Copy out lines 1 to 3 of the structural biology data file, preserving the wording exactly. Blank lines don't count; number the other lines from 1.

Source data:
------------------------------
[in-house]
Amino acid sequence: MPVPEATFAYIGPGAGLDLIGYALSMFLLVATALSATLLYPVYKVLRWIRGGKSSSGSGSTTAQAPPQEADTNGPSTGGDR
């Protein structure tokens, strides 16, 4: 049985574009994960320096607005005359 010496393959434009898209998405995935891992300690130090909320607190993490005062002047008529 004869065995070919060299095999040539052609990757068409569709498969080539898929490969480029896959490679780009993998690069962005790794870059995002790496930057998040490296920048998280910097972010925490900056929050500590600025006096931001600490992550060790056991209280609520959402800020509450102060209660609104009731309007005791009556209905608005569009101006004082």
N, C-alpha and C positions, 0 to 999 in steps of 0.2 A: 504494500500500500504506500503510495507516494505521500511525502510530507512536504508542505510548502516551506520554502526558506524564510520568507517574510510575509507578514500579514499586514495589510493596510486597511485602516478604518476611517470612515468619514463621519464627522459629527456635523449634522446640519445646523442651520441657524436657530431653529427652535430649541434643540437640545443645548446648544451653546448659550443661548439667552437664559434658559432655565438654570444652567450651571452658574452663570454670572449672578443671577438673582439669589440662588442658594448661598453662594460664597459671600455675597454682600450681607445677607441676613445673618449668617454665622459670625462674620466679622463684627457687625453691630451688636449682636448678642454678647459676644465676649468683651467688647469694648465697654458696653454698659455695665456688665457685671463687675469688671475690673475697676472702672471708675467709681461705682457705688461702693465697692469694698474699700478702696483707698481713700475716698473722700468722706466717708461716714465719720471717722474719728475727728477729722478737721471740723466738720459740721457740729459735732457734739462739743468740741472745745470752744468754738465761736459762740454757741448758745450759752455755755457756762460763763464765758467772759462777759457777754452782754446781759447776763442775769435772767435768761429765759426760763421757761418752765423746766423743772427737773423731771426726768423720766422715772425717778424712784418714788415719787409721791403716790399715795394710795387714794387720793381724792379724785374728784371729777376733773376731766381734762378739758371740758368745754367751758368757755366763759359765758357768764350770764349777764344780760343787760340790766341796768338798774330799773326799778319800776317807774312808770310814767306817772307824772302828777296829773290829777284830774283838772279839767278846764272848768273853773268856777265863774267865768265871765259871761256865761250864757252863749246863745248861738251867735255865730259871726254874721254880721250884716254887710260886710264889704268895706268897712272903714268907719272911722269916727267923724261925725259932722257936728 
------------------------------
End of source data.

[in-house]
Amino acid sequence: MPVPEATFAYIGPGAGLDLIGYALSMFLLVATALSATLLYPVYKVLRWIRGGKSSSGSGSTTAQAPPQEADTNGPSTGGDR
């Protein structure tokens, strides 16, 4: 049985574009994960320096607005005359 010496393959434009898209998405995935891992300690130090909320607190993490005062002047008529 004869065995070919060299095999040539052609990757068409569709498969080539898929490969480029896959490679780009993998690069962005790794870059995002790496930057998040490296920048998280910097972010925490900056929050500590600025006096931001600490992550060790056991209280609520959402800020509450102060209660609104009731309007005791009556209905608005569009101006004082």